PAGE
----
Fears have been raised of a mass exodus in the education and early years sector after a new report published by Voice Community revealed that over a fifth of staff intend to leave in the coming three years.
‘The Future of Education’ was published today following a survey of Community union’s education and early years members across the U.K.
22.39% of education and early years staff indicated that they plan to leave within the next three years. The primary reasons given for leaving the sector were the pressures that accompanied the role, high administrative workload and low pay.
The research also revealed that 78% of teachers believe that online learning increases the gap between advantaged and disadvantaged learners, only 38% of staff had been given appropriate training to prepare them for onlin e learning and one in three were without the necessary equipment they needed to deliver online learning.
Retention has been a growing issue within the education and early years sector in previous years, with the most recent School Workforce in England survey showing a continued retention rate fall. The Future of Education indicates that this may worsen following the pandemic.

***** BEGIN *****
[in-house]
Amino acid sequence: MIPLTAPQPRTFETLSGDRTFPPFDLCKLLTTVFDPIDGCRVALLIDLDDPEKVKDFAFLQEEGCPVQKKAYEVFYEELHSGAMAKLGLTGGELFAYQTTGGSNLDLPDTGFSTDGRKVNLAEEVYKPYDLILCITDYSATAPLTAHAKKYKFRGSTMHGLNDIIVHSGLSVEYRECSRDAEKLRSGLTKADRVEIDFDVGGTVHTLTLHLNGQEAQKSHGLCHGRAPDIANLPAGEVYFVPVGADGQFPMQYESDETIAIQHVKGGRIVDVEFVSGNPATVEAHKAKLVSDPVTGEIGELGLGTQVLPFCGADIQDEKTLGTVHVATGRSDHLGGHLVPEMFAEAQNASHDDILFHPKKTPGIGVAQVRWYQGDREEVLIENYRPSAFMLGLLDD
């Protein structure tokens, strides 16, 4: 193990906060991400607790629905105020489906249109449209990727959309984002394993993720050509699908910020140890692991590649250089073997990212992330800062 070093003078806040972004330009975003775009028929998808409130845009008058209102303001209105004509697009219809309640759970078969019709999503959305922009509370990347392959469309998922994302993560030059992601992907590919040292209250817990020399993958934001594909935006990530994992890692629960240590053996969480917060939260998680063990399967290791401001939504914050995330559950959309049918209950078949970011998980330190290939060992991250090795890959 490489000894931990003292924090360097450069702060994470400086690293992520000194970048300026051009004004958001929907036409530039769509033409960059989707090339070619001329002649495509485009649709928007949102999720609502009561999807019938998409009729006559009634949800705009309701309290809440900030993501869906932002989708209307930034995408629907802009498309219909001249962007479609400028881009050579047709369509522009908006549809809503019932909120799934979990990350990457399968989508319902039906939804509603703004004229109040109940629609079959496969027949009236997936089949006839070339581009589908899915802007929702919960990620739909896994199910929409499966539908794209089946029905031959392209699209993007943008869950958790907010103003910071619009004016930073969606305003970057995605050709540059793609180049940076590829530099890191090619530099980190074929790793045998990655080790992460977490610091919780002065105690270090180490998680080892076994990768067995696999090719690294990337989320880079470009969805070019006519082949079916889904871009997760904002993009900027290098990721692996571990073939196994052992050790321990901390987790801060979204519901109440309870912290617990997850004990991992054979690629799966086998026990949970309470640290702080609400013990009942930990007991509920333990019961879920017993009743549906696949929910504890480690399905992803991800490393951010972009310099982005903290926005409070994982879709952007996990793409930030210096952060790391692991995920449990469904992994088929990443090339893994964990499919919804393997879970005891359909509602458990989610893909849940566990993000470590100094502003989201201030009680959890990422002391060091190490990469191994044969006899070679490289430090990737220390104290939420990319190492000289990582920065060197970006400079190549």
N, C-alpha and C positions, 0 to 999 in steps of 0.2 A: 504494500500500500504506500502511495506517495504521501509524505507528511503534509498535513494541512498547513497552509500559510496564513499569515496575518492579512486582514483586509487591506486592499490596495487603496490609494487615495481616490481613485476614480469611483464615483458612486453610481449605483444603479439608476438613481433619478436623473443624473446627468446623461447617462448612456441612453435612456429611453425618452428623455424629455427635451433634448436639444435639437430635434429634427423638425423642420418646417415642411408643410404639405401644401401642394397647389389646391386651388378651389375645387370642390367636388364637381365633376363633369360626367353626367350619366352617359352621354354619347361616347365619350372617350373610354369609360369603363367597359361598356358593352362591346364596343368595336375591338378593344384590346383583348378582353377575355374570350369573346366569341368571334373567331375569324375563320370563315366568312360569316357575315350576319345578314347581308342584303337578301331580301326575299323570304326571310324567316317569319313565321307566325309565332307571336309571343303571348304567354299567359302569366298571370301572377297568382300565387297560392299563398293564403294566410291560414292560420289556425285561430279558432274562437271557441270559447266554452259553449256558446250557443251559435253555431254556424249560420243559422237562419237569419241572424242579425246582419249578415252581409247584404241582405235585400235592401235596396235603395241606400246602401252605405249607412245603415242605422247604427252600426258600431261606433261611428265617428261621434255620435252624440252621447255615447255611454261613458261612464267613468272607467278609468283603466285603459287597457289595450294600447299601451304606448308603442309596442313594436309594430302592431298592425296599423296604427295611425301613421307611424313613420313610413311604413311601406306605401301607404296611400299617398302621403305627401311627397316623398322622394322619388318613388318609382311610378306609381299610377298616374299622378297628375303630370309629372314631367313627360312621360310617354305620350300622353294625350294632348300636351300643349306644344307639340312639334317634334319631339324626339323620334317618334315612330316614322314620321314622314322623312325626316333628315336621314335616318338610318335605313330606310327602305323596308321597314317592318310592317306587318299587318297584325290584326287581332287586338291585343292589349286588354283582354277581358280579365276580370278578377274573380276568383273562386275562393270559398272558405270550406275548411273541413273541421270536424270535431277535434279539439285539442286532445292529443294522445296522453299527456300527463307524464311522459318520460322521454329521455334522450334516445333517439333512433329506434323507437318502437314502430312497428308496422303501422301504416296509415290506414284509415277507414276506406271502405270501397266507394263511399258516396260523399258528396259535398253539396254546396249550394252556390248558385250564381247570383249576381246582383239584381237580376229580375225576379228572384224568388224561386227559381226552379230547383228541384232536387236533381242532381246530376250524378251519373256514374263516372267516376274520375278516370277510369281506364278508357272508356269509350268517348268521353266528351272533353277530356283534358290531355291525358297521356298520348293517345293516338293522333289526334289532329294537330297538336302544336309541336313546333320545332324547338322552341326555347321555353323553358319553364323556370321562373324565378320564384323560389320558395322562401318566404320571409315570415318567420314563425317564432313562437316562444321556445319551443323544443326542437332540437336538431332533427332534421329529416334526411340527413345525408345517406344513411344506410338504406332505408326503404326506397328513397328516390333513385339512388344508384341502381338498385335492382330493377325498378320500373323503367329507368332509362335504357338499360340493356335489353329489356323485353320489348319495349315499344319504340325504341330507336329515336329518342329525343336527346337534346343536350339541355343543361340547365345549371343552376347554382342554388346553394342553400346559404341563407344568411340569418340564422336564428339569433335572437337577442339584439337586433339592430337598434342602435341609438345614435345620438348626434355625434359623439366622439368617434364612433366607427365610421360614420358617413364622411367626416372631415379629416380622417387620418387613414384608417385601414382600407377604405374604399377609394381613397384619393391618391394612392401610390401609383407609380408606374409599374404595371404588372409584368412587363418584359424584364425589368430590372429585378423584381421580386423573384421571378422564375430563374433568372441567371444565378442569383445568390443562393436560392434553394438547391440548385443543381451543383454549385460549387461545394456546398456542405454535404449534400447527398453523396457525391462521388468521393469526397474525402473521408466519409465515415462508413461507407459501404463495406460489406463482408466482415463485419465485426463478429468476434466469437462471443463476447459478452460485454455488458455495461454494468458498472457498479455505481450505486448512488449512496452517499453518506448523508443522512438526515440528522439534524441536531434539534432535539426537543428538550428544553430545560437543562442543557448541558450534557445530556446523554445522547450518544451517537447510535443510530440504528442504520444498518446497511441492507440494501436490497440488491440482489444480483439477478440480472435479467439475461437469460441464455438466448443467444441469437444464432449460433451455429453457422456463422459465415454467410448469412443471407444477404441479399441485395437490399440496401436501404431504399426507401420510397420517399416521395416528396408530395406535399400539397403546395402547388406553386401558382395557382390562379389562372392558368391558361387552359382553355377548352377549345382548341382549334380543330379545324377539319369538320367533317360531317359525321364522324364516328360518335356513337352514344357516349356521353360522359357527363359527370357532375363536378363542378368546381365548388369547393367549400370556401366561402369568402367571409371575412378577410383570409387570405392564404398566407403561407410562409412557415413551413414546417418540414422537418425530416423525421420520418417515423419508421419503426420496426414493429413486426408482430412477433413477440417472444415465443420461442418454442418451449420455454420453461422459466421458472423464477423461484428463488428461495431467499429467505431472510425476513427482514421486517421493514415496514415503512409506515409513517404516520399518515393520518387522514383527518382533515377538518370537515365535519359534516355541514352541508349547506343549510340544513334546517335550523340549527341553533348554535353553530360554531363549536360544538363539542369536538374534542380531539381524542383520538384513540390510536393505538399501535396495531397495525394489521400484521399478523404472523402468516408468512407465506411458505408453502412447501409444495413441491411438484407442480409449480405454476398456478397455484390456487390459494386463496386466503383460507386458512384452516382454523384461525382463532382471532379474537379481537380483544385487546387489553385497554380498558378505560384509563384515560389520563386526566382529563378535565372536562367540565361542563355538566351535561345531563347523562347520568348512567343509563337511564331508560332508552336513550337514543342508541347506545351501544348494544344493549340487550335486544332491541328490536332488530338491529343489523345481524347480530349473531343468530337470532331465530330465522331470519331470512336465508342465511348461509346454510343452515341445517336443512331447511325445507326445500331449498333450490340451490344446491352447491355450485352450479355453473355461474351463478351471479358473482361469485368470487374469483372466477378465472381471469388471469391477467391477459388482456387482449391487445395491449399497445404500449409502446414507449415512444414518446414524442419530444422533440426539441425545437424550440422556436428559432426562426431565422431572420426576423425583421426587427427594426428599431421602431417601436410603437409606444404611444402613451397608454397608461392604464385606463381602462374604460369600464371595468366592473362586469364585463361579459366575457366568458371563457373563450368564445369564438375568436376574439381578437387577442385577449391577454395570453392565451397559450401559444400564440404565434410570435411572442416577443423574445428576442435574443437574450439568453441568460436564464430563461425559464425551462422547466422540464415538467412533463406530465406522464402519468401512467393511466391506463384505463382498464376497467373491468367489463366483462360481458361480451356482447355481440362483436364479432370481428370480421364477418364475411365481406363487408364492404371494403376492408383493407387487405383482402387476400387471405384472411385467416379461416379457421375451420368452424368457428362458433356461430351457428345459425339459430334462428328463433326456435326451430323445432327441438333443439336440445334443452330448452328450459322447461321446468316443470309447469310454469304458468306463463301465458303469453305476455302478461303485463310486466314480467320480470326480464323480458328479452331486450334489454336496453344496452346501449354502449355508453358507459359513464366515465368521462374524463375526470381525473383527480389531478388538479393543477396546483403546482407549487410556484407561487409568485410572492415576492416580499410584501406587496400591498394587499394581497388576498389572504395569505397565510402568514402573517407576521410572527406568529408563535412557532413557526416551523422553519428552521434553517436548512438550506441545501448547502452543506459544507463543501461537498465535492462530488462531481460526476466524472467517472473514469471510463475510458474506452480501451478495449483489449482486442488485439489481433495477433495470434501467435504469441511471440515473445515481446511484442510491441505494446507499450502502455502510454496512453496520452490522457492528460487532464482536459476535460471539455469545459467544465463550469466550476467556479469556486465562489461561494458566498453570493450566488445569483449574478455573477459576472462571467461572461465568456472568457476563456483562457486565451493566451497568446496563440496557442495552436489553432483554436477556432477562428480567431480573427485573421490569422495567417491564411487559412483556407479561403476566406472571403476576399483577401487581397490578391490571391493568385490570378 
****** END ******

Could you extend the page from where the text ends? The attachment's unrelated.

The publication of the report follows descriptions of the government’s £1.4bn post-pandemic catchup programme for pupils in England as “frustrating and lacking ambition”, with only about a tenth of the £15bn recommended by the education recovery commissioner Sir Kevan Collins actually provided.
Commenting on the report, Deborah Lawson, Assistant General Secretary with Community Union (Voice Community education and early years section), said:
“The aftermath of the pandemic represents a once-in-a-generation opportunity to change education and early years education – what we learn, how we learn it and how we assess it – and ensure it meets the needs of children, parents and the economy.
“This opportunity must be about long-term recovery and progress – not short-term ‘catch-up’.
“There is not quick-fix solution for politicians to make headlines with, tick some boxes and pretend it’s ‘job done’. Adding some hours to the school day here, shaving a week off the summer holidays there, in an attempt to return to the old ways of a system that needs to be reformed, will not work.
“The new system must meet the needs of learners, not learners the needs of the system.”
The report made numerous recommendations for a recovery from the pandemic for the education and early years sector. They included more mental health andrecovery support for staff, increased planning time, improved pay and conditions and more training.
Kate Green, Shadow Education Secretary, speaking to The Independent said:
“For months the Conservatives have ignored calls from teachers and parents to prioritise children’s wellbeing and social development as we emerge from the pandemic.”
“The government’s pathetic catch-up plan provides 10 times less investment than their own expert advisor says is needed with nothing to boost children’s wellbeing after the isolation of lockdown.”
The Future of Education was published on 7th June by Voice Community, the education and early years section of the trade union Community. The report can be read in full here.